Your practice is heavily inspired by nature and light. It blends futuristic and surreal elements, creates symbolic alternate worlds, and features motifs like snakes, flowers, and chains. Can we delve into your practice and inspiration, exploring how these symbols evolved in your work and whether they carry personal significance beyond their general meanings?

FVCKRENDER: For me, I’m very interested in how light works and bounces on objects. Initially, these elements started just because I liked how light was reacting to it and the more time passed, the more I started to feel attached to these elements. For me, chains mean community and getting together, snakes mean people preventing you from doing what you really wanna do, and flowers are a self-expression of growing.

FVCKRENDER: The Surreal Opus of light in Rendered Realities
Building on that, nature and light are significant inspirations for you. How do you translate the ephemeral qualities of light and natural forms into the digital medium, and what techniques do you use to alter these elements in ways that defy real-life logic?

Fvckrender: My all-time goal is to make things that wouldn’t make sense in real life. I wanna defy what’s possible in real life and experiment with these digital materials and lighting! 

In addition, your works have been described as odd and dreamlike yet swathed in incredibly realistic digital textures. Could you discuss the process and technology behind achieving such high levels of realism in your textures and how this contributes to the uncanny loop between the real and surreal in your work?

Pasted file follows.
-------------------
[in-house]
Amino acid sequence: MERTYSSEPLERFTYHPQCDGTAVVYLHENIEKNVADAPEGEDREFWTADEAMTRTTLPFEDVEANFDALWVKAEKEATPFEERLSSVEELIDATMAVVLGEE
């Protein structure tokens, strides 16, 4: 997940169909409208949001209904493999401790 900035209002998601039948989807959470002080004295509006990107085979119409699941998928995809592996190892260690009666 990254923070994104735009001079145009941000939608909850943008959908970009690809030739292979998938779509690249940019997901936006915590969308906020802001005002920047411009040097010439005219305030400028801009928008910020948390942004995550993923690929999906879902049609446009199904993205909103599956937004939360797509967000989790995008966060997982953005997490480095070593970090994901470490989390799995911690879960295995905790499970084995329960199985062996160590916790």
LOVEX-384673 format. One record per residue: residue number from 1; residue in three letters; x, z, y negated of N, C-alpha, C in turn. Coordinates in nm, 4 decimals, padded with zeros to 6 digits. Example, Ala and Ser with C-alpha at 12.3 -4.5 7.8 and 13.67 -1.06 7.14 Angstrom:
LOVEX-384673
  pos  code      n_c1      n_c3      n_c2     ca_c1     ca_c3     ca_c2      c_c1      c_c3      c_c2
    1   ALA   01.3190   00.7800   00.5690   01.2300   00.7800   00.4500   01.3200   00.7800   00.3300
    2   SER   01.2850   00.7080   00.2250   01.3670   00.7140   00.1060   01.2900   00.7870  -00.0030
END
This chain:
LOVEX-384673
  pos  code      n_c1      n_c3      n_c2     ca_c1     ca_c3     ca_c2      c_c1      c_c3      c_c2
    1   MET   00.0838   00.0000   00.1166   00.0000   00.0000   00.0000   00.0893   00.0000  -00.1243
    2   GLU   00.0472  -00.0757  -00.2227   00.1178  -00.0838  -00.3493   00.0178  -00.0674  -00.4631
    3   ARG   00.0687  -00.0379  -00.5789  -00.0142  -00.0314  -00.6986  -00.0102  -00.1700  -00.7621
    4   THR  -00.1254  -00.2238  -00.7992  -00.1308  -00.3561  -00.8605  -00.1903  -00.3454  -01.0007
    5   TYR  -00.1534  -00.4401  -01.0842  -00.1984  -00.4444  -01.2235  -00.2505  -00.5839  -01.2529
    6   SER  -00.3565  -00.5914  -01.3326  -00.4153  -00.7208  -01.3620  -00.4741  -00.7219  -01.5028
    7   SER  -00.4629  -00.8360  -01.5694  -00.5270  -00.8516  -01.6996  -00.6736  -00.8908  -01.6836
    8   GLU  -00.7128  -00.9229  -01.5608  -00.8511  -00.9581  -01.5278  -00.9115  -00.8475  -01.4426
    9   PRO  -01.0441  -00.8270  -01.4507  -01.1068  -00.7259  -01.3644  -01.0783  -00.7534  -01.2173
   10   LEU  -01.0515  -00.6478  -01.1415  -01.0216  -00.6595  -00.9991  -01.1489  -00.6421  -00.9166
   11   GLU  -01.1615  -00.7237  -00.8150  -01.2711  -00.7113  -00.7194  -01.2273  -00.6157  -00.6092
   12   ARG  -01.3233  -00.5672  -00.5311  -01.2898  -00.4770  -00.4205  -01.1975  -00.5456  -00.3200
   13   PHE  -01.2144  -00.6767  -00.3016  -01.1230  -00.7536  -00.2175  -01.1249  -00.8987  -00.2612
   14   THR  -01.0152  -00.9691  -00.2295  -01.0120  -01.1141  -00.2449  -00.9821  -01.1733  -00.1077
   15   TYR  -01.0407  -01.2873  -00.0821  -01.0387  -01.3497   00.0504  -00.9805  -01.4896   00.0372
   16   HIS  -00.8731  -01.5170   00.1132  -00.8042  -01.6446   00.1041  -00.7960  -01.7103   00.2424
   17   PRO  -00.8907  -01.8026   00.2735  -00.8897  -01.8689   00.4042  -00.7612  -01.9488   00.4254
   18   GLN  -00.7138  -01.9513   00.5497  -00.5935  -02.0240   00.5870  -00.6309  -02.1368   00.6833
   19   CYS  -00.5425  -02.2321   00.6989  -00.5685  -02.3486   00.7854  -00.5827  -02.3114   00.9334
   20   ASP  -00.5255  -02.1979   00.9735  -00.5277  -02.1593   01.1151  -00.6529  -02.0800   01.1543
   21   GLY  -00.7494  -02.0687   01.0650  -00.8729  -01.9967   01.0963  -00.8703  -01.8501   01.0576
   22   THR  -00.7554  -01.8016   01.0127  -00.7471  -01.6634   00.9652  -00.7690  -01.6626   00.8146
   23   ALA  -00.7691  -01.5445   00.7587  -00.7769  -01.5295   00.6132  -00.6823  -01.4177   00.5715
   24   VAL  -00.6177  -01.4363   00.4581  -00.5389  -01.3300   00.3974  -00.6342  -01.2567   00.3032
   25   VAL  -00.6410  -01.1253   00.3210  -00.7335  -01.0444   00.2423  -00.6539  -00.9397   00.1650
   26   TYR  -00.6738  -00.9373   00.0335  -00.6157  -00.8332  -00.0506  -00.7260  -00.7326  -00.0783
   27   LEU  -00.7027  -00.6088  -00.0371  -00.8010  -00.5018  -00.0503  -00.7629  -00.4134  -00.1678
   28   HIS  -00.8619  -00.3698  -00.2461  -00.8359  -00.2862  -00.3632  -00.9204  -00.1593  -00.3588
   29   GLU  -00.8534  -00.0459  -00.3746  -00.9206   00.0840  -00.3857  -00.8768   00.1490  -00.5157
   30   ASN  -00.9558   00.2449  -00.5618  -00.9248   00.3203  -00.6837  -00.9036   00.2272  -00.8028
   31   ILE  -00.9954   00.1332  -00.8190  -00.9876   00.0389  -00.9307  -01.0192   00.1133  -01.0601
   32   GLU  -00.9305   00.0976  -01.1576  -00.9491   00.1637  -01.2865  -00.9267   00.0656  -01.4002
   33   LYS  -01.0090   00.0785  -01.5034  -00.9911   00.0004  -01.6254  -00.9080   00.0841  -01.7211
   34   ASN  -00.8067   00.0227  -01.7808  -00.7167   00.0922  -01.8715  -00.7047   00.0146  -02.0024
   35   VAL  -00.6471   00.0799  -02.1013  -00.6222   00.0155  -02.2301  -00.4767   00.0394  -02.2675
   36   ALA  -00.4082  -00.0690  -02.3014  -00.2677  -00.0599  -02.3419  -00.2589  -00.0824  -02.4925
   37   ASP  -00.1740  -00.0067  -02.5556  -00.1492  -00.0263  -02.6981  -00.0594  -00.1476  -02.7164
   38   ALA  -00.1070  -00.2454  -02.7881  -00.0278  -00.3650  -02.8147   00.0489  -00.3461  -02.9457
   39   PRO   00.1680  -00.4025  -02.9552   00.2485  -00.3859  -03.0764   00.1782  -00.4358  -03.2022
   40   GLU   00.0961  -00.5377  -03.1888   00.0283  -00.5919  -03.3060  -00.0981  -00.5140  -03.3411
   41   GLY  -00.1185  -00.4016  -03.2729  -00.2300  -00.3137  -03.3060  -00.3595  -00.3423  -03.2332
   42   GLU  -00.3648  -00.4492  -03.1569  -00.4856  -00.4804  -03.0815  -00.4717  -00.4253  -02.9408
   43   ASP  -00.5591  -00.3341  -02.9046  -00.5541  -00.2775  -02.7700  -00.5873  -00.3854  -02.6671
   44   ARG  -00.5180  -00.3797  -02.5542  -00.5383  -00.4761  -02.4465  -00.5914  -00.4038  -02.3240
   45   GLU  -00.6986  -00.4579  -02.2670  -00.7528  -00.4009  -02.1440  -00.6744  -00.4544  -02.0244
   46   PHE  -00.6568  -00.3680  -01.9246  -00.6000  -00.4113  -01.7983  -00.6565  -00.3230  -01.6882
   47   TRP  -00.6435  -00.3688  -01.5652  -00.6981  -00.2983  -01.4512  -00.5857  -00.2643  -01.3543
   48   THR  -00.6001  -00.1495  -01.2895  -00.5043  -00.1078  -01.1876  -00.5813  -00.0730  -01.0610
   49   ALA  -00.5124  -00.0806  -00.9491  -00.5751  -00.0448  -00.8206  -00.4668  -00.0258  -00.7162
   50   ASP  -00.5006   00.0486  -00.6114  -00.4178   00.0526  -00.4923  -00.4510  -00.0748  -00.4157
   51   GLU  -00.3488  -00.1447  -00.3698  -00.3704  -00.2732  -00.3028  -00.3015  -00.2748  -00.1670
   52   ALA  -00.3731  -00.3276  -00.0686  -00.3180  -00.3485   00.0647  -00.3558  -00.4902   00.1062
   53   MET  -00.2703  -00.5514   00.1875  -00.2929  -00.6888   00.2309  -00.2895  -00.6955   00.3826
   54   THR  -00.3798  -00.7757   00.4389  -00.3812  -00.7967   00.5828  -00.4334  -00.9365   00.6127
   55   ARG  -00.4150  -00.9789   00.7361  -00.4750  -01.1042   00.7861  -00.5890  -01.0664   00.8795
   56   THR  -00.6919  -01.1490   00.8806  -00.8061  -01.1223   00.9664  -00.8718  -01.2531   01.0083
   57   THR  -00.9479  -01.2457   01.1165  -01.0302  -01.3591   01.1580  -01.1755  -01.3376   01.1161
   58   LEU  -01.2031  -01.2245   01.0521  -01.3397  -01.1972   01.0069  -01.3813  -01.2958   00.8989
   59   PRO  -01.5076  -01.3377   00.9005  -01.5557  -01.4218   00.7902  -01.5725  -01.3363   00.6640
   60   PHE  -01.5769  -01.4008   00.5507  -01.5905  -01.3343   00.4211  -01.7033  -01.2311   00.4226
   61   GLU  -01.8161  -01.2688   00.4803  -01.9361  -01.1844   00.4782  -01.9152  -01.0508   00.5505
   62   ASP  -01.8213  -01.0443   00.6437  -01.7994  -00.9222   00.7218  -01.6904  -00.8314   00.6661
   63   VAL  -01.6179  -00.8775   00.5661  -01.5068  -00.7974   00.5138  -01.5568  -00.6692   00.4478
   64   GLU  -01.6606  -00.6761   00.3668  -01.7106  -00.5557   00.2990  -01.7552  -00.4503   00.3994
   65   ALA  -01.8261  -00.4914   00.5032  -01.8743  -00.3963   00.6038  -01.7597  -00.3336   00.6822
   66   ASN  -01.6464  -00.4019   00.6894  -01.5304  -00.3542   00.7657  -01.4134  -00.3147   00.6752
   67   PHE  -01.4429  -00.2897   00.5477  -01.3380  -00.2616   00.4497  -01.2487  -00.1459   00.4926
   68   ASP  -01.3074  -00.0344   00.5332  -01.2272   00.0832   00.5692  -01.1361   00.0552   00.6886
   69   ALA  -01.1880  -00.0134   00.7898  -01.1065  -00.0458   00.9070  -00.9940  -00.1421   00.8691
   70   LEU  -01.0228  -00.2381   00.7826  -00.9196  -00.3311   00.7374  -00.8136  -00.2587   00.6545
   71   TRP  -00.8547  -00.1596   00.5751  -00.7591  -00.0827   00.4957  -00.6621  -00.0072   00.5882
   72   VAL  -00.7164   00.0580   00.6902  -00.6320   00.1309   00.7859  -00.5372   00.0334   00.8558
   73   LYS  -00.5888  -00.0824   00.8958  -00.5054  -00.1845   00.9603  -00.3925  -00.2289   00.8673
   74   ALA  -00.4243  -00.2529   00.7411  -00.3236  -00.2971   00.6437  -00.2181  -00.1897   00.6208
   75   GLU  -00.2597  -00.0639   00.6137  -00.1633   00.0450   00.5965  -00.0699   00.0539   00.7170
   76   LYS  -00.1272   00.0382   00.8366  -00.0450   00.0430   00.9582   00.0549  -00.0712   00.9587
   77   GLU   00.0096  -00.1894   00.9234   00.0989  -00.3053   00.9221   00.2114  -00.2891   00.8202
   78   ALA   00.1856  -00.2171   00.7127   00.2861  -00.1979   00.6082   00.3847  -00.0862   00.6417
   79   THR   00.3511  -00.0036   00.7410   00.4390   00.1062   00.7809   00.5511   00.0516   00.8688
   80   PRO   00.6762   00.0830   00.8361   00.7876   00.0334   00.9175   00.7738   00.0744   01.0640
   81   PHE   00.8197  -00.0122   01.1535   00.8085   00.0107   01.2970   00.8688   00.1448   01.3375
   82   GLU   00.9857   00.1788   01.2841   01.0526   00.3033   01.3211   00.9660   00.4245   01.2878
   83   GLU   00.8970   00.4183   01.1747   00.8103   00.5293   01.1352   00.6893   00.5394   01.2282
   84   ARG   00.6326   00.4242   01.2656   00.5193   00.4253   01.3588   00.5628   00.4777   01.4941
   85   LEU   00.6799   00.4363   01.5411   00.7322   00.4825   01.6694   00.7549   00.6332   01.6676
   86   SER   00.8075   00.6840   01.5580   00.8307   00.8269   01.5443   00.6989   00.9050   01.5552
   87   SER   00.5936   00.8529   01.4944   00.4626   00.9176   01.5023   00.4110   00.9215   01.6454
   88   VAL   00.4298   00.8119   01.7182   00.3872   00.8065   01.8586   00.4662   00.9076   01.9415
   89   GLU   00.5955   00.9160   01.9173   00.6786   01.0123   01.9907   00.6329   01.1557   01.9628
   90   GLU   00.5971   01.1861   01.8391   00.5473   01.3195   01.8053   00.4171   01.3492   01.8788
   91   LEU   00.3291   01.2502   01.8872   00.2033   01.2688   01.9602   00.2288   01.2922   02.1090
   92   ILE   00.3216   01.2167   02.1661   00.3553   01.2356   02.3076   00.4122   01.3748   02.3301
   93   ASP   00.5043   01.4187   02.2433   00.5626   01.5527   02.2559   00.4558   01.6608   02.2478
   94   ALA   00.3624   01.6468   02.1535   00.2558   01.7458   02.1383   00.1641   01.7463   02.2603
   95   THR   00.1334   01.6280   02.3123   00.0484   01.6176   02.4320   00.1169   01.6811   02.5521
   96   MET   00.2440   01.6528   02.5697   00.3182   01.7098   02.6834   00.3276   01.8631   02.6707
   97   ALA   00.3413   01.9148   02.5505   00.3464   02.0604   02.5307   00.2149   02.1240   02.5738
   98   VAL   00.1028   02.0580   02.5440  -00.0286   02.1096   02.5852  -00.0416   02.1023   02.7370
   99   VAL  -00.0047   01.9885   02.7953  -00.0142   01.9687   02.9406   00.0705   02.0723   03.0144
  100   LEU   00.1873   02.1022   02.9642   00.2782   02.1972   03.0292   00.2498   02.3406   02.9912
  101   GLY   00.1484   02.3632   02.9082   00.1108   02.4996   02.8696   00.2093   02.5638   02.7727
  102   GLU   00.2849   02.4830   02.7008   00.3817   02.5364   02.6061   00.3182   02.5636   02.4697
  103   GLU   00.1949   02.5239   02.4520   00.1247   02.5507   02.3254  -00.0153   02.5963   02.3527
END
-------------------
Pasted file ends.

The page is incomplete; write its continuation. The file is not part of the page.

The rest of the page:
FVCKRENDER: This is really interesting because over the years, the tools got so powerful and so realistic. When I started, rendering anything would take so much time, and I couldn’t really focus on realism or complexity, you had to deal with how much time you had to render. Now we are getting into an age of real time rendering, which makes everything super fast and quicker to get the visual vision you really want to achieve!

FVCKRENDER: The Surreal Opus of light in Rendered Realities
How do you balance these elements to maintain a cohesive aesthetic across your works, and what challenges do you face in merging these different styles?

FVCKRENDER: Honestly, I don’t think too much about this. I never was the type of artist to block myself in respect to any visual guidance. I create art to feel better, and I found my artistic vision. I try to respect it as much as I can, but I don’t stress about trying something different; I’m not here to impress anyone, haha!!

Considering your work blurs the boundaries between render and reality, how do you think advancements in digital technology will further impact this dynamic in the art world, and what role do you see yourself playing in this evolving landscape?

FVCKRENDER: I think tools and tech are evolving so fast, one day we will probably see the same thing we are seeing with digital and film cameras, and people will go back to slower rendering and less complex materials. Honestly I’m here for it, all these new complex tools are overwhelming to me.

FVCKRENDER: The Surreal Opus of light in Rendered Realities